China report: Three Gorges causes downstream erosion

Chinese researchers report China’s Three Gorges Dam, the world’s largest hydropower project, is retaining huge amounts of sediment and nutrients and causing significant erosion in the downstream reaches of the Yangtze River.

In a paper published in the latest volume of Geophysical Research Letters, Chinese scientists said the hydro project retained 151 million tons of sediment each year since 2003. The project is to be completed at its initial 18,200-MW capacity by the end of 2008. (HNN 3/26/07)

“The Three Gorges Dam, which has regulated the waters of the Yangtze River since 2003, retains two-thirds of the upstream sediment each year,” researchers from East China Normal University in Shanghai wrote.

The report said researchers calculated amounts of water and sediment at places along the river that previously had not been monitored and combined them with the regular gauging stations.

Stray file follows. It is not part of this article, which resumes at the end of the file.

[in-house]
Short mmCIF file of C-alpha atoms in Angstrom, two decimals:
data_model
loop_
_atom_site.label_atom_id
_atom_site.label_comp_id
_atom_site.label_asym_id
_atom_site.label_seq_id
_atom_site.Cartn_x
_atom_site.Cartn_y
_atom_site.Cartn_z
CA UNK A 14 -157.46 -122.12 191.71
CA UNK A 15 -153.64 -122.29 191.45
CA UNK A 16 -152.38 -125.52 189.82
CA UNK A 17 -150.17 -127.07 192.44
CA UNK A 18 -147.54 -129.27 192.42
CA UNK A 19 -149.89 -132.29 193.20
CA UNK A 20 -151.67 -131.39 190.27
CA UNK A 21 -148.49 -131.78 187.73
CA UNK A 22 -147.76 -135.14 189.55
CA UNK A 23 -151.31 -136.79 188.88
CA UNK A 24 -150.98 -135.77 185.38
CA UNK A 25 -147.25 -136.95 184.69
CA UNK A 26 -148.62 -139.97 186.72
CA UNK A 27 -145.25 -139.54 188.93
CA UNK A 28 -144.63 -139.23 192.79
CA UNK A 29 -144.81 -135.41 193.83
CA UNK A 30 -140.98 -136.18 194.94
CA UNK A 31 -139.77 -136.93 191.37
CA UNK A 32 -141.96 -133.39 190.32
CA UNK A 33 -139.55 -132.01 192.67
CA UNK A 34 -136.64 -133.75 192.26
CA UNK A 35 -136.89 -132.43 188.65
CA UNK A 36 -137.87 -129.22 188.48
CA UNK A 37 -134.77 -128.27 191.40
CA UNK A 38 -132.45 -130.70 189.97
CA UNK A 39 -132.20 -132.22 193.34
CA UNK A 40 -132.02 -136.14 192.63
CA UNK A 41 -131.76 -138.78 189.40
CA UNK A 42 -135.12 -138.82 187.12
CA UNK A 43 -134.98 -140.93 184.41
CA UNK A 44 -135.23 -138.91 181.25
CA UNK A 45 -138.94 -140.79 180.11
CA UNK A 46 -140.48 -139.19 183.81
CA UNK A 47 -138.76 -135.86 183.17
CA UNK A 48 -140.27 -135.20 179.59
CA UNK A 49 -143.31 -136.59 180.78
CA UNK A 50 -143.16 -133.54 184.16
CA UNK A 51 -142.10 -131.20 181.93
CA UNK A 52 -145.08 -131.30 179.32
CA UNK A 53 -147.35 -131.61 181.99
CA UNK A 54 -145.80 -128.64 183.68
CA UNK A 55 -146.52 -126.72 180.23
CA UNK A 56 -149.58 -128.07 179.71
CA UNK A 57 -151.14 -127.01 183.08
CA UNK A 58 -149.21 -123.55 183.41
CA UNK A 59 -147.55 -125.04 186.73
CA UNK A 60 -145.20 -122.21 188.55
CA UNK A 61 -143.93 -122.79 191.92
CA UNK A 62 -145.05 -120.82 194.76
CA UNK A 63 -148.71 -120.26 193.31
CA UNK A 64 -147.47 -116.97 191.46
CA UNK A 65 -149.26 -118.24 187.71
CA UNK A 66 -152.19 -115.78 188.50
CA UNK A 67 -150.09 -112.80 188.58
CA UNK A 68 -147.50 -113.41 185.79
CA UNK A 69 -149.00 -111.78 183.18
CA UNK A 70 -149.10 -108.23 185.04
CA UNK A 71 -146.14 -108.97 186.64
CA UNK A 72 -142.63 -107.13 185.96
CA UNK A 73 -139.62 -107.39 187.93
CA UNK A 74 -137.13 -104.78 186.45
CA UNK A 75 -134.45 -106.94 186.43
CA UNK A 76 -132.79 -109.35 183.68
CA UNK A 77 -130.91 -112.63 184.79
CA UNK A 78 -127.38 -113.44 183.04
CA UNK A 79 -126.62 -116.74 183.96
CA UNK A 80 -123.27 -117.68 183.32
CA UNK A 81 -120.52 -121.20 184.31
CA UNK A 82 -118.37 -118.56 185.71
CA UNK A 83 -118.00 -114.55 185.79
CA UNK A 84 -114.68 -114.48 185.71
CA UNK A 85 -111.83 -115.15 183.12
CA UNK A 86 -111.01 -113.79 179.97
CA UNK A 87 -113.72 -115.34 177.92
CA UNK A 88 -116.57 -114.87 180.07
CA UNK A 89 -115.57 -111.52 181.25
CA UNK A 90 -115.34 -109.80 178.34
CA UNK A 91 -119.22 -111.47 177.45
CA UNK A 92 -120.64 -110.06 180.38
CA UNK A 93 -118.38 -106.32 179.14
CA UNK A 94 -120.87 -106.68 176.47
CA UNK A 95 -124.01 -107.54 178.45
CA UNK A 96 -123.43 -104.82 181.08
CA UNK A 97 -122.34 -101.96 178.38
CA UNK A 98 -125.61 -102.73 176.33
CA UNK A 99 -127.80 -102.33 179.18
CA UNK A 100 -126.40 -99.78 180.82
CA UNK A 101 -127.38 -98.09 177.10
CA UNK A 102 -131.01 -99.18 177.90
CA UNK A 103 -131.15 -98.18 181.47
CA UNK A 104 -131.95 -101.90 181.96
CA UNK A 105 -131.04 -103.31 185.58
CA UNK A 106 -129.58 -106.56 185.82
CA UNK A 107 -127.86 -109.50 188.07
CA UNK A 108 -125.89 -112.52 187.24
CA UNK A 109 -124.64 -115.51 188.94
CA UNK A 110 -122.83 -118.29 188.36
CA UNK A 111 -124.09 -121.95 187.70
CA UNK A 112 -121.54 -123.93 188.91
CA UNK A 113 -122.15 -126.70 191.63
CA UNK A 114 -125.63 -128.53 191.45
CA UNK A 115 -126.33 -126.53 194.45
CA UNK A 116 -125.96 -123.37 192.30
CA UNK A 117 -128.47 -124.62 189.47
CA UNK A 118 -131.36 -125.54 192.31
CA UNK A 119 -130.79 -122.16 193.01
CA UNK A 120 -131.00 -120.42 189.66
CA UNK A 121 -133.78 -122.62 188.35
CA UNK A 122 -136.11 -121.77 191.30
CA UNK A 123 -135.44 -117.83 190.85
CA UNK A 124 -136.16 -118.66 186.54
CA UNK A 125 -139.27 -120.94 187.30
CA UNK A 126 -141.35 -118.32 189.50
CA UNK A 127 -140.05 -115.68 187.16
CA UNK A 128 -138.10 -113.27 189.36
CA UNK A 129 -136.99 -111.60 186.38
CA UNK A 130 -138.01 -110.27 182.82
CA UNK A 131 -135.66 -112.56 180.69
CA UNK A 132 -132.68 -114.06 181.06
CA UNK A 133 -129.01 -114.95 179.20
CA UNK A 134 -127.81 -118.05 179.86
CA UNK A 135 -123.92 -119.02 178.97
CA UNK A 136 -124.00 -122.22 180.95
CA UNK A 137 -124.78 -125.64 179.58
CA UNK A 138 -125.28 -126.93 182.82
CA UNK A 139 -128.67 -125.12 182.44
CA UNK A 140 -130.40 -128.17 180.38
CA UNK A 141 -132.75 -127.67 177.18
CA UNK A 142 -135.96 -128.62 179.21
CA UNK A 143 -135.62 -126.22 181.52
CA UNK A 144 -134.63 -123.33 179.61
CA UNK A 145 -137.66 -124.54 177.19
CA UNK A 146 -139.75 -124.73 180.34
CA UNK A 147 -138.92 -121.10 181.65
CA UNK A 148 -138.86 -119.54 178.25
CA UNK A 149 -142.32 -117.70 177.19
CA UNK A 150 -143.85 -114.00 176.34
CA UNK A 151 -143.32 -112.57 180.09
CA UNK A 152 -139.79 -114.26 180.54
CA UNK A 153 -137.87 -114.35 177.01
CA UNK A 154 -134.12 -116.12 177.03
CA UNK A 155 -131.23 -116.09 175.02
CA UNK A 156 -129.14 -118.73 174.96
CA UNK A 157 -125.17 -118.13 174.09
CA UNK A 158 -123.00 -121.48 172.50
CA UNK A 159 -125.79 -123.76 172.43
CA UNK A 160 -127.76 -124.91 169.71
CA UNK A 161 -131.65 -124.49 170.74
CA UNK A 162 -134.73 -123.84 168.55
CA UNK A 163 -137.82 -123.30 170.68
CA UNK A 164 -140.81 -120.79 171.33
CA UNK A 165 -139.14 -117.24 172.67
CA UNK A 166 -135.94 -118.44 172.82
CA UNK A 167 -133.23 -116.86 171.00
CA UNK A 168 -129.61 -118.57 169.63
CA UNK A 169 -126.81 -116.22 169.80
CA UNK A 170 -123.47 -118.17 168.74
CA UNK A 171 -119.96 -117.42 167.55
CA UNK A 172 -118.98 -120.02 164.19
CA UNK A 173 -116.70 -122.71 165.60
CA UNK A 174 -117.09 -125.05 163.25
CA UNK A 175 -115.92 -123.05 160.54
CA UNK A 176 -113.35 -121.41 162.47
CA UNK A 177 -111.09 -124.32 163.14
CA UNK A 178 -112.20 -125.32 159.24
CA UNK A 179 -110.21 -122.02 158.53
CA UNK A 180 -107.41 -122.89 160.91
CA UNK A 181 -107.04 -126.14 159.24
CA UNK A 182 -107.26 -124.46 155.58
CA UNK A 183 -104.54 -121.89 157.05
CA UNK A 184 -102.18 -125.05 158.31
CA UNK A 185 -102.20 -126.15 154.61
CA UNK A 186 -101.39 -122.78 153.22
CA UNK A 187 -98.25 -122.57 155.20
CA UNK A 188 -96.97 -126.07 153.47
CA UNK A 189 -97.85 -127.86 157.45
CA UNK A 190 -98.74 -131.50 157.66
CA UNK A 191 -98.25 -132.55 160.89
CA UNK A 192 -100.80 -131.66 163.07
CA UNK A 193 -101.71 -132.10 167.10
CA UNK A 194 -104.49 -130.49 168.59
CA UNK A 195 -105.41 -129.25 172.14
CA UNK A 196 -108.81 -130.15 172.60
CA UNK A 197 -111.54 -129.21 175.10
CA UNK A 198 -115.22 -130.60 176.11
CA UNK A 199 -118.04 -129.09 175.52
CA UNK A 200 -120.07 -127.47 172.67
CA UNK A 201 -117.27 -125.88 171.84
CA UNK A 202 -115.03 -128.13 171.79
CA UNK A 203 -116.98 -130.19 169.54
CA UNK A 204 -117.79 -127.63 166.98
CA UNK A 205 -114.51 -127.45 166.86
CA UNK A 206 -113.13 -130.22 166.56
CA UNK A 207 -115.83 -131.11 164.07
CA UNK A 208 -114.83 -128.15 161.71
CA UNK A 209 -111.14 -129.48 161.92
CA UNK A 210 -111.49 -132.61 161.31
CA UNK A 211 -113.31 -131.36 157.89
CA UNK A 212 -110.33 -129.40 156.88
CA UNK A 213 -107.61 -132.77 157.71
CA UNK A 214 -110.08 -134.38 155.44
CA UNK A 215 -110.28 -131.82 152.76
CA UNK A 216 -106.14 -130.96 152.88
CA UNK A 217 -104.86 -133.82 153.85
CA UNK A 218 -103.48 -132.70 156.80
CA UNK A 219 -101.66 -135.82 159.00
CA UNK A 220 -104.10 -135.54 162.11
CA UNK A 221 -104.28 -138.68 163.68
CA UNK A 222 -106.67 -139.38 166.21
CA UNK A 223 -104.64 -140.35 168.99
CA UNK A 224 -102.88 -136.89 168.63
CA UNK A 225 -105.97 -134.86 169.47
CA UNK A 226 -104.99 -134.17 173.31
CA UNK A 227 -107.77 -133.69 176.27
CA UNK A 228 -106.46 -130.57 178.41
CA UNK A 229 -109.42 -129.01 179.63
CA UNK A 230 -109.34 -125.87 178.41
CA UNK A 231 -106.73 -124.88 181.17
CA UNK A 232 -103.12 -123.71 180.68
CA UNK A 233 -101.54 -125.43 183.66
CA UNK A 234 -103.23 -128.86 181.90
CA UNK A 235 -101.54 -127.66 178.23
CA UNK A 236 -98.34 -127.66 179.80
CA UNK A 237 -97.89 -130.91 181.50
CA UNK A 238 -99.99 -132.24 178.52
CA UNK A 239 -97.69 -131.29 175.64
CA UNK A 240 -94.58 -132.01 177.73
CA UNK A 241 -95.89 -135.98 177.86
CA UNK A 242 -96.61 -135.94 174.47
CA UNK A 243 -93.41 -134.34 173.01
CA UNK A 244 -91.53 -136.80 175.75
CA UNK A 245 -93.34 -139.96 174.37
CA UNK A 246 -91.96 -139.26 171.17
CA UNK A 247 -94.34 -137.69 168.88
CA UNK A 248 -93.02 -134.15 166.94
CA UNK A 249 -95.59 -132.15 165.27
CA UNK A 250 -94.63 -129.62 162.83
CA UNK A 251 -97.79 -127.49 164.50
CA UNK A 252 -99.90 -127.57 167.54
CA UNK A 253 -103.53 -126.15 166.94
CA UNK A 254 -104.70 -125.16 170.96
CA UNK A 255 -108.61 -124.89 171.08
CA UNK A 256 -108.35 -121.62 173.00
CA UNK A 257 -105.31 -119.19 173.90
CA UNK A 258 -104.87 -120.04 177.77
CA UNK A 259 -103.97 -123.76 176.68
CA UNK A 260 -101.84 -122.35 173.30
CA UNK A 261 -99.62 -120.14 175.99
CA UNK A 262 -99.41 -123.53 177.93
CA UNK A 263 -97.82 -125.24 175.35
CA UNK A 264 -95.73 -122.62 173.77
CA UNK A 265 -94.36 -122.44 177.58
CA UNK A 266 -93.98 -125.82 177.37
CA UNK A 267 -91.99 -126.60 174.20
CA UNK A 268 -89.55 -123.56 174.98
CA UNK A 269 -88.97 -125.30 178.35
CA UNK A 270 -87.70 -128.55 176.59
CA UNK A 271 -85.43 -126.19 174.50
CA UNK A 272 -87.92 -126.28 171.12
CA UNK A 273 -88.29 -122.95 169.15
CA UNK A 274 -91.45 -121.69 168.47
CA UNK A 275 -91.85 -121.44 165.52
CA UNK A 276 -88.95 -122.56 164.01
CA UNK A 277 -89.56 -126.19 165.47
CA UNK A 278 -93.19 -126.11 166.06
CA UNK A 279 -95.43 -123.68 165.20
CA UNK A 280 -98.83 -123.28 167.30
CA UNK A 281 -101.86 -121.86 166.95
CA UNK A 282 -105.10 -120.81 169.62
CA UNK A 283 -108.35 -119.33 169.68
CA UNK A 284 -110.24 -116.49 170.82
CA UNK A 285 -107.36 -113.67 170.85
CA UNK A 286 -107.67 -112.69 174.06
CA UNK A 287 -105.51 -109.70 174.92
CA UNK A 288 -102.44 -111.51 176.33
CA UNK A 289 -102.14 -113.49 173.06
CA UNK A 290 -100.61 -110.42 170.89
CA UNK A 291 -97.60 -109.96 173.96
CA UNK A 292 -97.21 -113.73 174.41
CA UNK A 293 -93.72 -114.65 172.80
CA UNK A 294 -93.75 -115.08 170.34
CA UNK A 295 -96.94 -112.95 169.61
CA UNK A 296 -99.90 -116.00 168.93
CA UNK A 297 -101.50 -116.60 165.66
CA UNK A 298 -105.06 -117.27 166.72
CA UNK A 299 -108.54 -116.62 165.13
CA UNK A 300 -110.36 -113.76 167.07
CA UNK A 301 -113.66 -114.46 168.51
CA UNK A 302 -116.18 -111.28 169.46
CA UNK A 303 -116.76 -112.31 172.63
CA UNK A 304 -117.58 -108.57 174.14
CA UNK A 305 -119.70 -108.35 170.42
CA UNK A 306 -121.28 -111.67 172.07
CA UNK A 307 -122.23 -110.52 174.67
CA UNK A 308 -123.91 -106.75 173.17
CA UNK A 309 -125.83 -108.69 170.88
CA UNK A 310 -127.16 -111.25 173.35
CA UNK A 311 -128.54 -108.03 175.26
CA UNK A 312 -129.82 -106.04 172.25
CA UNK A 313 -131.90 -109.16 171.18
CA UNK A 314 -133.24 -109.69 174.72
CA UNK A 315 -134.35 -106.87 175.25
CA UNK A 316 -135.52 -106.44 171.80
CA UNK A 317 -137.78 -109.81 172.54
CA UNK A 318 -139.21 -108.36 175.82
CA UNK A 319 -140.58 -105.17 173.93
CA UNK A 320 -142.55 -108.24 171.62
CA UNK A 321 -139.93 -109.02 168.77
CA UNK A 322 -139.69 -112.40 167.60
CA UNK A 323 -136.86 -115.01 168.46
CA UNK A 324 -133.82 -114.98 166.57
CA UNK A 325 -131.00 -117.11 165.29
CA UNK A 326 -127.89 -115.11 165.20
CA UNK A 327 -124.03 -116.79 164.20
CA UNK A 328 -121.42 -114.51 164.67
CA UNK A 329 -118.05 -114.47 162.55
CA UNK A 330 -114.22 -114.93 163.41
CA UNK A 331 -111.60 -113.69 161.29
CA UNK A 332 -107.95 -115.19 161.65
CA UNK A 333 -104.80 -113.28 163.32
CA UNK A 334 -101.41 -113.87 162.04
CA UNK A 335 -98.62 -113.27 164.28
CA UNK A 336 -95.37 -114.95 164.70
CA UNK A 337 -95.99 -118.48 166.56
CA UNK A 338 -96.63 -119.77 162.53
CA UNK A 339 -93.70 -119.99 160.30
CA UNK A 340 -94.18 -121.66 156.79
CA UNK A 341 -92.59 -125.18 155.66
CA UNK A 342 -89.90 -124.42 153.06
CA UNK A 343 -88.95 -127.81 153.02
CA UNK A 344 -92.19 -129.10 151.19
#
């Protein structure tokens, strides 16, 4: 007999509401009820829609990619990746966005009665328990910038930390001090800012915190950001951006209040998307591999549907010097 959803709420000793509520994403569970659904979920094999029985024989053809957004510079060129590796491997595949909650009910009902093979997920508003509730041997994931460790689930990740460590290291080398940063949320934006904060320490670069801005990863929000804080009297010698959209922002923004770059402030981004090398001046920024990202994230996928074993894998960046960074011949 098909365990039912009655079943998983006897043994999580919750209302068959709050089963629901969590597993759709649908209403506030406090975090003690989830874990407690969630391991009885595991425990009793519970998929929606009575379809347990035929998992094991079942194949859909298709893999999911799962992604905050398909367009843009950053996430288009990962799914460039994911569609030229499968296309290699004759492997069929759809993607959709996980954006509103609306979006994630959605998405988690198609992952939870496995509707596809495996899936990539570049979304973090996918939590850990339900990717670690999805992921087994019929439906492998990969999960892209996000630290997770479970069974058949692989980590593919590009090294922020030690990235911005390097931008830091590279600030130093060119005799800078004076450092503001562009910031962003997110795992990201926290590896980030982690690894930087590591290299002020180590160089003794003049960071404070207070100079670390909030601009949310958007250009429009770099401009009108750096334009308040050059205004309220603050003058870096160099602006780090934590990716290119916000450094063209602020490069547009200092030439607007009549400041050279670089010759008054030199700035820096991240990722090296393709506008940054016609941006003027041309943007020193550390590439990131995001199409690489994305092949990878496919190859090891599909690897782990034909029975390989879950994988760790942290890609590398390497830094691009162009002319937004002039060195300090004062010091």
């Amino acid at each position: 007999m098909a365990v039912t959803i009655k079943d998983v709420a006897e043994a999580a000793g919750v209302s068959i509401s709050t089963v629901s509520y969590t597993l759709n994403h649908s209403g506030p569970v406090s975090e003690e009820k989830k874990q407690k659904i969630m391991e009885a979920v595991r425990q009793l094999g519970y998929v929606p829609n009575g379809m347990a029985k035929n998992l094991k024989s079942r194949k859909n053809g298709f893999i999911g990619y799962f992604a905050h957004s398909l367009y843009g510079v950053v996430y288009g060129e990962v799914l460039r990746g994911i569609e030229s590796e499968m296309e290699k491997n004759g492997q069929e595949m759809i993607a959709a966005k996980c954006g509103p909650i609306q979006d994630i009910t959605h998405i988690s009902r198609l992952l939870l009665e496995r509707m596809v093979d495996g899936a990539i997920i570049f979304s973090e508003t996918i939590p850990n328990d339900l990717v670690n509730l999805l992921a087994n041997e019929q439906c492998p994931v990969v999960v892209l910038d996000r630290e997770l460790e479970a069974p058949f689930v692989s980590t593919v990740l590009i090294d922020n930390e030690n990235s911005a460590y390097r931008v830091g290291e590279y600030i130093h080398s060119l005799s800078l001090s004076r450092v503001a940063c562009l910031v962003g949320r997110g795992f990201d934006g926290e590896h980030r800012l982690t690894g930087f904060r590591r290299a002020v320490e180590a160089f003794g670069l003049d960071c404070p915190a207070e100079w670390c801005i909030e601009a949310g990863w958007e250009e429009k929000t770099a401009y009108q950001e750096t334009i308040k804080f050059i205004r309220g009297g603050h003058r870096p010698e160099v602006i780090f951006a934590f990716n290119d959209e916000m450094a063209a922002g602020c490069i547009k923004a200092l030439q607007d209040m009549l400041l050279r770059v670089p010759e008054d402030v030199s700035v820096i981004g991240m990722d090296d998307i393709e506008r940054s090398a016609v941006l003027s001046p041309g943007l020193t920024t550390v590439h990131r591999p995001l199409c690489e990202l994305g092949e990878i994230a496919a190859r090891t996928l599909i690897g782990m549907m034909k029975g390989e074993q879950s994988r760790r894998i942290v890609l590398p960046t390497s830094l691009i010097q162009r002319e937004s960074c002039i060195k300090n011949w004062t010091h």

“In response to this retention, significant erosion occurs in the riverbed downstream of the dam…� the report said. �Sediment flux to the Yangtze River mouth has decreased by 31 percent per year. The Yangtze delta is shrinking.�

“Continued sediment retention at these rates, combined with more dams planned for the watershed, will severely affect people and the ecosystems on the Yangtze delta,” it added.

Official Chinese press reports say the build-up of silt in Three Gorges Reservoir is under control. Huge gates at the bottom of the 185-meter-tall dam are opened between June and September to lower water levels and flush away sediment collected in the reservoir during floods.


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